Today is a day to remember fathers. Not all are created equal and some did not choose to be fathers or stick around to finish the process. Many have and will continue to be nurturing, supportive, and loving dads.
My dad was not a perfect man. He was a good man. Born in 1911, he lived a life not unlike many of the men of his time. He was first generation American, with an English father and an Irish mother. As the oldest of seven children, his youth was difficult. His mother died early, leaving her trolley man husband to raise the children, ranging in age from an infant to young teenager. He failed entirely, slipping into alcoholism and anger at his life and lot. He was abusive, not a good provider. My dad…he worked hard, many times 16 hours a day and attended school. He supported the fragile family, excelled in school, and struggle to make his life count. He stayed at home raising his brothers and his sister and providing them educations and each a home of their own, however humble. Eventually he traveled the rails to explore life. He held many occupations of the time: coal hauling, welder, and eventually an aspiring chemist. He was a brilliant man but saddled with life’s experiences. From the pictures of his younger years, he had fun as well as responsibilities. I have a photo of him as a handsome man, floating in a zodiac style boat, smiling, and smoking a cigar.
Ultimately at the age of 33, he met and married my mom in 1944 after only three months of courtship. Their pictures show two happy people, surrounded by my dad’s six siblings and my mother’s 8 siblings. My mom said their first argument was on their wedding day. They persisted in loving, yelling, and their marriage for many years.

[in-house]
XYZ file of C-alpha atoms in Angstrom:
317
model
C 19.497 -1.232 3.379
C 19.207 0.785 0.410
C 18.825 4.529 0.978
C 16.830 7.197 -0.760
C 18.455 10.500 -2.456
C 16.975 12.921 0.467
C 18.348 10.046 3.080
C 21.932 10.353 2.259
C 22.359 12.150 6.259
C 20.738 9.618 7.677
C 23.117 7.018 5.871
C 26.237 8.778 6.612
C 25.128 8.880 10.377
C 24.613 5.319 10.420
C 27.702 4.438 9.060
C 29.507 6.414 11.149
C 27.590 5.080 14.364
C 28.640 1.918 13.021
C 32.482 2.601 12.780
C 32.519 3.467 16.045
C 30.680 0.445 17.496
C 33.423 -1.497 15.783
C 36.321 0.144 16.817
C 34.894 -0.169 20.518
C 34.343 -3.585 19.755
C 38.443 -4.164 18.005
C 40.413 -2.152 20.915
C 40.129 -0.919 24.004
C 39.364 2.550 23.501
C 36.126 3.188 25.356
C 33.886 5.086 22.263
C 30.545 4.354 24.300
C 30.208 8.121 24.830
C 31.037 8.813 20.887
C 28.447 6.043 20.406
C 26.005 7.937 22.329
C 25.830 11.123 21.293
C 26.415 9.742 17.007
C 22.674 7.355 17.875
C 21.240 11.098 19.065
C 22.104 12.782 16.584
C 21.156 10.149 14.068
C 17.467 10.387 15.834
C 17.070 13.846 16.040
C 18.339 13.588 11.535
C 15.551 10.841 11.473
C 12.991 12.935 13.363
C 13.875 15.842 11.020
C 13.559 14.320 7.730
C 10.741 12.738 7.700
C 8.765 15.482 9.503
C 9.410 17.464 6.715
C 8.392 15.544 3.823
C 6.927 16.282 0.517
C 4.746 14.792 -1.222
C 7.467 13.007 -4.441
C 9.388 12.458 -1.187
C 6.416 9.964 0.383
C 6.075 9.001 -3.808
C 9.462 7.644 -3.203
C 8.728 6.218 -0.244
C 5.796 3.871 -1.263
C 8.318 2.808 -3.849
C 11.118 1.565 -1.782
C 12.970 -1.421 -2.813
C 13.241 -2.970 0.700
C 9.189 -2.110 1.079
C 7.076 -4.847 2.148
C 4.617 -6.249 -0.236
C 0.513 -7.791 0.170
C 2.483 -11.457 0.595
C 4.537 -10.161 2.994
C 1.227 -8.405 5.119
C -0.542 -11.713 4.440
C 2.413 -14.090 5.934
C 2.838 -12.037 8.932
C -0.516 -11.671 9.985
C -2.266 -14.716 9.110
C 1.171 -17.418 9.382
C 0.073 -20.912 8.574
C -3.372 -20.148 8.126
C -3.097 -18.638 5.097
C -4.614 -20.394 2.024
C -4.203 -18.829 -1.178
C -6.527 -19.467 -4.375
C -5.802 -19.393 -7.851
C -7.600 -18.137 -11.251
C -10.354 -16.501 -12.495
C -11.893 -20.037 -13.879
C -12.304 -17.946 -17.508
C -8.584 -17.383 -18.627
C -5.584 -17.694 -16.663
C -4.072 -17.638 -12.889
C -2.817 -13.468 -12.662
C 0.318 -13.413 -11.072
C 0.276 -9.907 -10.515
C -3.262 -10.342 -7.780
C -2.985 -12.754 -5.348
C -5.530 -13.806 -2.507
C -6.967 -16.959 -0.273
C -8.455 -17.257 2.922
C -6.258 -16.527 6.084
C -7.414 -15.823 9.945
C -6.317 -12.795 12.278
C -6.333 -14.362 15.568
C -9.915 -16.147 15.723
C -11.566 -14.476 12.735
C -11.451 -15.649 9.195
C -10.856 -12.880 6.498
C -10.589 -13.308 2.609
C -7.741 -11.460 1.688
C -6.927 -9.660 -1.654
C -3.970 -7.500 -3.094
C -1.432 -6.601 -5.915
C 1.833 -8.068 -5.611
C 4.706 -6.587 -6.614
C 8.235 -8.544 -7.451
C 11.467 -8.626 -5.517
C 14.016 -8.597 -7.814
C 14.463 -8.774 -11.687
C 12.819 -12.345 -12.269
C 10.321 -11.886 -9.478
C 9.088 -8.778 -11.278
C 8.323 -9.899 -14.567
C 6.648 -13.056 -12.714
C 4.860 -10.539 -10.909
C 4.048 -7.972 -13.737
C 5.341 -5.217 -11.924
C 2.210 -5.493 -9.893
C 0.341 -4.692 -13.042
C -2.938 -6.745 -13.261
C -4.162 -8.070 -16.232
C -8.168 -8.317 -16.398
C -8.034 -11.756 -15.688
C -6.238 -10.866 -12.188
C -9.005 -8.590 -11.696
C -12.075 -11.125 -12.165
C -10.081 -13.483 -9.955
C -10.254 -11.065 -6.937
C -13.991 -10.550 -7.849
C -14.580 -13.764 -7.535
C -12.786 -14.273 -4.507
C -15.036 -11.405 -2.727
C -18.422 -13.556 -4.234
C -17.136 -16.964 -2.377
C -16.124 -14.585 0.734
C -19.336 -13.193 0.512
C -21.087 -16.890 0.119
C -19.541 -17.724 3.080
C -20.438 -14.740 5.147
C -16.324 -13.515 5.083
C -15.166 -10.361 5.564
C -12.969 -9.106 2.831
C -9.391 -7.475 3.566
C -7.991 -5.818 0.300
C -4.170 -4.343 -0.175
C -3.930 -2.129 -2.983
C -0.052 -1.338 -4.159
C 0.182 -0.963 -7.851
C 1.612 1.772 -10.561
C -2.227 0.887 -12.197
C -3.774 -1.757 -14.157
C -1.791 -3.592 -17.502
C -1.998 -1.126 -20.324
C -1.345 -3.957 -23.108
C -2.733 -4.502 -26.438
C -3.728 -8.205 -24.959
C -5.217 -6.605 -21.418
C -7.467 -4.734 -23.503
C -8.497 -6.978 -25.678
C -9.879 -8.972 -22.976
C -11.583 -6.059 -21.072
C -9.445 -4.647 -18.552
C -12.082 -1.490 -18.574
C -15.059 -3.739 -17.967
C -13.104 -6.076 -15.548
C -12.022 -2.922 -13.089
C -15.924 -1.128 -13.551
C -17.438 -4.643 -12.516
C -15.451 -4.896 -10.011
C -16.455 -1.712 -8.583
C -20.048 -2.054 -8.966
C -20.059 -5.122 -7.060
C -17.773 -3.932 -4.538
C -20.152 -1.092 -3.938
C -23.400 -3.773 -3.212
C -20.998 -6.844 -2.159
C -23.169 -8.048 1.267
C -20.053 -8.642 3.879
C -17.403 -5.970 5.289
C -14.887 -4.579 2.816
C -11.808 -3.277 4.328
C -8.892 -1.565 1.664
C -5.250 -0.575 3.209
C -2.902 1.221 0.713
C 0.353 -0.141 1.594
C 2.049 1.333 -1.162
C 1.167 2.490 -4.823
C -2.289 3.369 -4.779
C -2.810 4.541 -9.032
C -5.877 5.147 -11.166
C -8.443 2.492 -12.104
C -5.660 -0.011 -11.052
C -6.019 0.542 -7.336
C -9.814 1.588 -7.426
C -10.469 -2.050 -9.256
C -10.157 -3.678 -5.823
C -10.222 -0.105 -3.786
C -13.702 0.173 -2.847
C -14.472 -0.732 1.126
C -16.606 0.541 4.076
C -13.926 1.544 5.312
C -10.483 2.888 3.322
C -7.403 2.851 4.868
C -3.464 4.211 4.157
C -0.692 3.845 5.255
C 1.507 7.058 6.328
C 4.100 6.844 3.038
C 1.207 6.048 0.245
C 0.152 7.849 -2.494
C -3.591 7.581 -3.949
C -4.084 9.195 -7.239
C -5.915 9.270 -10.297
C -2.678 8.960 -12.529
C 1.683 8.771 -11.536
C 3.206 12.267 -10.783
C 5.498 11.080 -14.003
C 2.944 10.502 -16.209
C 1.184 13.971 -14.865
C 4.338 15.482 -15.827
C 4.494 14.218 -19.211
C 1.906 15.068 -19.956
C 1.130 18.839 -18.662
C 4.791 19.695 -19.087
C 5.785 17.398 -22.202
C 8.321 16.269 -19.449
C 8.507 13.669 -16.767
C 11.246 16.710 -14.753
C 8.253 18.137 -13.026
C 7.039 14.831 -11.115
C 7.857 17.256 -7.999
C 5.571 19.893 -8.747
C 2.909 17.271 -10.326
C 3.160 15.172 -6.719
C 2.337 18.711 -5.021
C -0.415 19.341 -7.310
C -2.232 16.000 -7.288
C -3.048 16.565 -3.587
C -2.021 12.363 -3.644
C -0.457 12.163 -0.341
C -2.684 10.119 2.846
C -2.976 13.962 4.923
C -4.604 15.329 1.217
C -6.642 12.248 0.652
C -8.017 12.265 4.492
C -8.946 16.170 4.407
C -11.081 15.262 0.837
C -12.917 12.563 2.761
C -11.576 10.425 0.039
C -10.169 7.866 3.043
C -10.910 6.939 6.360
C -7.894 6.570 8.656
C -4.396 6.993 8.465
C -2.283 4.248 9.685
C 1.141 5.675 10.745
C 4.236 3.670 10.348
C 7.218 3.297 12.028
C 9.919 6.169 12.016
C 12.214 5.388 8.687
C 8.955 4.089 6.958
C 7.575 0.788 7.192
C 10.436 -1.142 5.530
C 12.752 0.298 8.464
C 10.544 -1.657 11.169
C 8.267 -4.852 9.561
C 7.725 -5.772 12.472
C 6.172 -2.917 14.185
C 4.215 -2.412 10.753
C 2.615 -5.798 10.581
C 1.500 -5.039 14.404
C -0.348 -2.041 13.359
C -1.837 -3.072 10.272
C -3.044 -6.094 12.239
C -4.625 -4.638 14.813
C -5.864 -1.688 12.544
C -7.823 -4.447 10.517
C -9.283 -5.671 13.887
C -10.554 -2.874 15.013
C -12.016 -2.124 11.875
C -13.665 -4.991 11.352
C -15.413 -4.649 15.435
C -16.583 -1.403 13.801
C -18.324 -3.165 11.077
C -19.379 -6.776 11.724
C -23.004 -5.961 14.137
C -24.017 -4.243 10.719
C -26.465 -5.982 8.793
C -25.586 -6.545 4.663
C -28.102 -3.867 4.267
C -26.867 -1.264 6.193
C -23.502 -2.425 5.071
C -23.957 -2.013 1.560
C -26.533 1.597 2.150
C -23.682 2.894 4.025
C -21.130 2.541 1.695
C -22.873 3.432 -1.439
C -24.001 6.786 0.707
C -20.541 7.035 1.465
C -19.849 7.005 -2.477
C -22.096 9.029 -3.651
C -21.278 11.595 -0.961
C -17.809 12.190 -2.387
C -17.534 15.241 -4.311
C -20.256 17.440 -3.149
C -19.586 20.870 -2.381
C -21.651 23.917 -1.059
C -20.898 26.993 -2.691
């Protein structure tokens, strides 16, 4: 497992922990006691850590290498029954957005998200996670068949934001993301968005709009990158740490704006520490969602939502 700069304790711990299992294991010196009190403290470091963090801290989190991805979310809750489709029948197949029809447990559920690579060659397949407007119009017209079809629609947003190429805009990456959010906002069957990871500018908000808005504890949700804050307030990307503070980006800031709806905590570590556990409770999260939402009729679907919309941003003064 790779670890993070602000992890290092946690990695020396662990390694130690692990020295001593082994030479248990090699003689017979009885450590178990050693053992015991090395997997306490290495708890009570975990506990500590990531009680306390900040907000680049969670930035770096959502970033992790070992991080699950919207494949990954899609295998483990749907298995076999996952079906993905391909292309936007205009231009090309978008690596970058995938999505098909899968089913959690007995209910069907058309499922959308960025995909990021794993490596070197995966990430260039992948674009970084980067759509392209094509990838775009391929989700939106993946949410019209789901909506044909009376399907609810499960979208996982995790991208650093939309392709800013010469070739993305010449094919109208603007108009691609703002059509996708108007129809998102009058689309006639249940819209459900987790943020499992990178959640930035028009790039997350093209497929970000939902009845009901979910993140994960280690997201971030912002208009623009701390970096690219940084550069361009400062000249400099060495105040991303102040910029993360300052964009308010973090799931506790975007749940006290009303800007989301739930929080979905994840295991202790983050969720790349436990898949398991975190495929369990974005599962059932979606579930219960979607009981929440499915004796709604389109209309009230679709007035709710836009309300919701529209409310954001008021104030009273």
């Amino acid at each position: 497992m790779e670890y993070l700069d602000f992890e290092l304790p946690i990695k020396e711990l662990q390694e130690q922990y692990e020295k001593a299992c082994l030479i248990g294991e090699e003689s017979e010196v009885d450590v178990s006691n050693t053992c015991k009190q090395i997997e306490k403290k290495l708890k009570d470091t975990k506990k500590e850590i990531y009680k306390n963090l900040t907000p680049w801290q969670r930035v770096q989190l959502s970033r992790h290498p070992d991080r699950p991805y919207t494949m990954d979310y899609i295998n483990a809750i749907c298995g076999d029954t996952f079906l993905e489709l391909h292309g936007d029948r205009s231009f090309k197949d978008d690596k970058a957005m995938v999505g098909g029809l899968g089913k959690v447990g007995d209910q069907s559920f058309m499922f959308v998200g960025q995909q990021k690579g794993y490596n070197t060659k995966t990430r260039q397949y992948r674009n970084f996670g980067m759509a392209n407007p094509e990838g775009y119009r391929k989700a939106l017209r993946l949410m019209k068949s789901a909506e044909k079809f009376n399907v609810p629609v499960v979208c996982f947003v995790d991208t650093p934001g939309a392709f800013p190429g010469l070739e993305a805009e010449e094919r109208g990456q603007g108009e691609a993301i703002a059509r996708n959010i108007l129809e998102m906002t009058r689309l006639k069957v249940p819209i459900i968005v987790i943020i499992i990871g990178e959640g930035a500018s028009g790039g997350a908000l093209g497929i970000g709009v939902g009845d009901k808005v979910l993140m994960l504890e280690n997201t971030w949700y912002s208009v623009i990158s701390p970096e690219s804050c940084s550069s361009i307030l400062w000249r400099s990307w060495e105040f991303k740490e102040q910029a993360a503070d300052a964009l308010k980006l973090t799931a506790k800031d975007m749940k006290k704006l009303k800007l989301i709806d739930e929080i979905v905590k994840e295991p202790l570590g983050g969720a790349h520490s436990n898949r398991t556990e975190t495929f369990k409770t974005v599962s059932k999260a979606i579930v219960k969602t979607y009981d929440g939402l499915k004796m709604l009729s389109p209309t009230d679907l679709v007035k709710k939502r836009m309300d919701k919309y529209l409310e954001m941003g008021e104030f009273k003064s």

They were living in New York City on VE day and like their generation, WWII and the bookend events of the depression and the post war period defined their lives. They settled in Maryland and my dad worked as an industrial engineer, earning his Bachelor of Science from Johns Hopkins University. He worked as a civilian employee as Chief of Ordnance for the Army, retiring at the age of 62.
He and my mom were married just a few months short of 60 years when he died at the age of 93. That’s the short bio. The longer story is he had two children, was rather abusive like his dad, bought my brother and me homes of our own, and was a difficult husband for my mom. He stayed, shouldered his responsibilities, worked hard, and lived to enjoy the benefits of his life. He was a much better grandfather, living next door and helping to take care of his grandchildren until they grew-up and went on with their lives. Today they speak lovingly of Pop Pop and all of their good times with him. They have only good memories of an aging and loving man who had quirks, drove them to all of their lessons, helped them with homework, and taught them many of life’s skills.
I loved him; I feared him; and I was always grateful to him. He was there for his children, was supportive of my mom, rescued us from our life’s disasters, but never quite taught us patience and gentle caring. He gave us both intellects, love of reading, careers to earn a good living, and was an example of leadership in the community. He was a wonderful grandfather.